Late Season Mature Buck Success

In last week’s post, I wrote a bit about a specific area that I have been focusing on as of late. Though I do not consider myself a trophy hunter per say, like many hunters, within the confines of hunting, I spend a lot of time hunting deer, I don’t necessarily kill or seek to kill every deer that I encounter, and, following the “anything worth doing is worth obsessing over” mantra, I constantly seek to improve my hunting skills in all ways. In terms of hunting Whitetail deer in a part of the country with an abundant population, this philosophy tends to translate into a certain degree of selectivity and, when the opportunity arises, matching myself head to head with a particular mature deer who has become masterful in the art of avoiding hunters. If you are a hunter, you may very well consider that philosophy “trophy hunting”, though the general public seems to take exception with that term  as it implies a style of hunting where the procurement of meat is not emphasized. Though not necessarily true, that is the  implication, for better or worse.

While filling the freezer with super high quality protein is my ultimate goal with regards to hunting, that does not mean that I demphasise the overall experience, look for ethical shortcuts in the procurement of that meat, nor does it mean that I avoid improving my overall skills as a hunter and/or avoid challenging the skill set that I presently possess.

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Within the parameters of hunting Whitetail deer, there is no better way to establish a benchmark than to pursue a specific  animal whose will to survive, use of the terrain, and acute senses are far greater that your actual desire and willingness to go to great efforts to attempt to kill that same animal, much less your comparative woodmanship skills. Enter the mature Whitetail buck; A loner by nature who tends to avoid encounters with humans by remaining hidden during daylight hours and stay within or very close to terrain features that are unhuntable or extremely difficult to hunt.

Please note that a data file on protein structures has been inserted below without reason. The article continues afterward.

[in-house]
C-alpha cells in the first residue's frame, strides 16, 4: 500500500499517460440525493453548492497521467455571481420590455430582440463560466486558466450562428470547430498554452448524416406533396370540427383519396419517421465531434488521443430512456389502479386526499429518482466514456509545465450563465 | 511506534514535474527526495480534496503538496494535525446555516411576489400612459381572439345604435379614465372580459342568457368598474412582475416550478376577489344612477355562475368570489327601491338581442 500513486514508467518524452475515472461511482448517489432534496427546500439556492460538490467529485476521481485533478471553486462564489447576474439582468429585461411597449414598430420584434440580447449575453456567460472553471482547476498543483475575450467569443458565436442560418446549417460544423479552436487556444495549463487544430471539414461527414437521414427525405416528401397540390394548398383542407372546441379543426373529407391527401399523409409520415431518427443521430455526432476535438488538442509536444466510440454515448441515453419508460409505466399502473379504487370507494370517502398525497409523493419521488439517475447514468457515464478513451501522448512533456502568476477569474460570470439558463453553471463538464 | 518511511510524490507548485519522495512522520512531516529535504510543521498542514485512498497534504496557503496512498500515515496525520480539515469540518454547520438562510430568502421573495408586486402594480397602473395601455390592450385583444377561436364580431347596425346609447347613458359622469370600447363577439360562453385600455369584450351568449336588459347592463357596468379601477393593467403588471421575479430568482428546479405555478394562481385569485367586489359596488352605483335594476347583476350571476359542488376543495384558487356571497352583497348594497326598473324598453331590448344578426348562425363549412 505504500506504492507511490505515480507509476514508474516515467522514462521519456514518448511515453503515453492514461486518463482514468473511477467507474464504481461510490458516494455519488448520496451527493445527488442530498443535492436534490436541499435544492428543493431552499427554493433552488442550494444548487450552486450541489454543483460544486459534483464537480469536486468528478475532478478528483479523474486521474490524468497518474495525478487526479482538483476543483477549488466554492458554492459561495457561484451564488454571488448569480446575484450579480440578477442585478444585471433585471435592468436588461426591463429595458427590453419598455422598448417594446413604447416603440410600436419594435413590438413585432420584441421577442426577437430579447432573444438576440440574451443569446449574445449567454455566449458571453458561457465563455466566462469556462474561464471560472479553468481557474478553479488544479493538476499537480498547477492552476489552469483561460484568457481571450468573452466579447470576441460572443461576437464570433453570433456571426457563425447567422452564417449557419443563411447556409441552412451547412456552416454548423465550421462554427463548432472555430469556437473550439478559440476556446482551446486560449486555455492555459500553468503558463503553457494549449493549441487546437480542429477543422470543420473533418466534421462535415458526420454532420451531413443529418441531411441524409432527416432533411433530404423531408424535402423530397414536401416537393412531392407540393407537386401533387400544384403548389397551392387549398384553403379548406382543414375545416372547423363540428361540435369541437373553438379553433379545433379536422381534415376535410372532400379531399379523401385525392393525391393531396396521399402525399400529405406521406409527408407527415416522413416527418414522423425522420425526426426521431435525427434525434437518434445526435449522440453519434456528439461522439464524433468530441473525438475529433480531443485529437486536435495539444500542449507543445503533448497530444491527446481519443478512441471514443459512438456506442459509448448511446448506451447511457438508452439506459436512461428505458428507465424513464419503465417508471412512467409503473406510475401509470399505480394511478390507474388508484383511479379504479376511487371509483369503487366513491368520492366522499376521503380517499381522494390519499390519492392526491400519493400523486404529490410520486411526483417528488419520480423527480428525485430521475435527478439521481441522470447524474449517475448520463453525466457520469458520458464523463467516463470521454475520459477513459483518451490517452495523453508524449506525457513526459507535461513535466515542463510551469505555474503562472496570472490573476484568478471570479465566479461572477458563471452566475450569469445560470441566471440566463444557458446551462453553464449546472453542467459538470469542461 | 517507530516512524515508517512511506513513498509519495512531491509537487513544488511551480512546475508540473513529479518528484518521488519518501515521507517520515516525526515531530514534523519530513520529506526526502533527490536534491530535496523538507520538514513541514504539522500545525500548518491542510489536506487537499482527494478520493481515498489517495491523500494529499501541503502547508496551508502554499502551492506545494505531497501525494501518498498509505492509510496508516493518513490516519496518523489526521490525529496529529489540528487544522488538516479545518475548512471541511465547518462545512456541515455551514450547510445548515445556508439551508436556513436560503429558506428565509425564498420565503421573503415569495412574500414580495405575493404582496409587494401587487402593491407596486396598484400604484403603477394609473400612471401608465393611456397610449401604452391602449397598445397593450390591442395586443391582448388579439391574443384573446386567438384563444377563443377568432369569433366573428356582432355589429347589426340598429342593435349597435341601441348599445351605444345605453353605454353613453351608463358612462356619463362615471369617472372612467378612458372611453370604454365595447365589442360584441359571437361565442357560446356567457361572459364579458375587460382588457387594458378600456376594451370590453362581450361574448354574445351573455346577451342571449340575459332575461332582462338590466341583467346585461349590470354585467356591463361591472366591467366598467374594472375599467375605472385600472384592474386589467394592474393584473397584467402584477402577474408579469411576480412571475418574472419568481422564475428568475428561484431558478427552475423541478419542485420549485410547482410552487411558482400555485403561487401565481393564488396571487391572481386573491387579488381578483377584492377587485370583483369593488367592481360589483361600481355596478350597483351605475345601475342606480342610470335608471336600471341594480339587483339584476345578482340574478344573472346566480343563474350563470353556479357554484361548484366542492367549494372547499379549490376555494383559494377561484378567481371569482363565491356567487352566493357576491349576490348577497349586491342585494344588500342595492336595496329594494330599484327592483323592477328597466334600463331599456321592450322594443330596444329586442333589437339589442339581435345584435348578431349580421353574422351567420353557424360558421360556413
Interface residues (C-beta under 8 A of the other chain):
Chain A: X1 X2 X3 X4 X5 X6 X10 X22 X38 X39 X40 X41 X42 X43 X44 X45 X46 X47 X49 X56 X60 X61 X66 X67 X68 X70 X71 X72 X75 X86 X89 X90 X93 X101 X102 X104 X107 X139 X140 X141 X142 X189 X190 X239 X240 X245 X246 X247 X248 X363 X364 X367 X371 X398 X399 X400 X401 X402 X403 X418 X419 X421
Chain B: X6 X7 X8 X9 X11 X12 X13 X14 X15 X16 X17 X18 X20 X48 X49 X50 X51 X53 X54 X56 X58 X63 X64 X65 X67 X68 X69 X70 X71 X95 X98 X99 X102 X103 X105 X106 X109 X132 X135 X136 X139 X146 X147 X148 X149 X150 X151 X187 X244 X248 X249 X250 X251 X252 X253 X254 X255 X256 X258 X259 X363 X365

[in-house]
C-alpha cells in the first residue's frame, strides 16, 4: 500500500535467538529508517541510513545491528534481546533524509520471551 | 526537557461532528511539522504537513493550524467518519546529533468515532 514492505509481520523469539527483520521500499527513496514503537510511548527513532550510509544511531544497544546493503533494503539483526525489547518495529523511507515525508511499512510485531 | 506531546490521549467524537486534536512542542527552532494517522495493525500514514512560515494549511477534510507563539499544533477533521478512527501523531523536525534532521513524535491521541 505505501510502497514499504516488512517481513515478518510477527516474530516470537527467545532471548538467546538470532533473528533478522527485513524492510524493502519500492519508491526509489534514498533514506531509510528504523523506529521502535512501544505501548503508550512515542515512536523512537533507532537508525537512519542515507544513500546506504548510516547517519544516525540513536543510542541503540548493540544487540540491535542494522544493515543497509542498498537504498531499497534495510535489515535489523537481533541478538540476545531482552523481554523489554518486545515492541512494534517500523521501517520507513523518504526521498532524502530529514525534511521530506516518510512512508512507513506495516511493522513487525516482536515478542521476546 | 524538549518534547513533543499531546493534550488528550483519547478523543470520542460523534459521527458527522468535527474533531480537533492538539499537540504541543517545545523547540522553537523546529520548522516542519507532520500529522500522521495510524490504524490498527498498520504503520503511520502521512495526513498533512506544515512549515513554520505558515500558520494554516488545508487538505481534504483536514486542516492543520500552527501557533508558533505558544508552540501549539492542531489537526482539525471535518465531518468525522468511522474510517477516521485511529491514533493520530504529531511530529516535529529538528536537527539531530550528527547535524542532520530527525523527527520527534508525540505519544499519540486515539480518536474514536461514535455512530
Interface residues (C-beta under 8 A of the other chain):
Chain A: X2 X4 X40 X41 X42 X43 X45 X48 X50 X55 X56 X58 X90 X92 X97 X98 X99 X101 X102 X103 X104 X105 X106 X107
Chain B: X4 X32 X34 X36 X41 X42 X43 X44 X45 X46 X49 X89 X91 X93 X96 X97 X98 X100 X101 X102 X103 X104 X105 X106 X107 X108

Despite having access to about 1,000 acres, this 70 yard wide “pinch point”, an overgrown ravine compressed by the corner of an adjacent field and a unmaintained, severely overgrown fence line that separates the woods from a super dense CRP field (on land where there is no hunting access), became my immediate focus of attention due to its funnel like features, overlooked qualities (too thick to hunt when there is the option of open fields) and ample cover.

Over the course of several hunts, I had numerous astoundingly fine days of deer hunting, catching glimpses of this buck in particular as well as encountering a near constant flow of deer activity throughout the day, presumably due to the safe cover and terrain “edges” (Whitetails love edges) this area provides. The three of us who are permitted regular access to this property had all experienced encounters with this particular buck and had all three gone about hunting him along this same terrain feature using varying tactics. The landowner, who had the longest history and most encounters with this buck, commented how the deer did not seem to ever leave this particular core area during daylight -seldom, if ever, exposing himself to hunting pressure.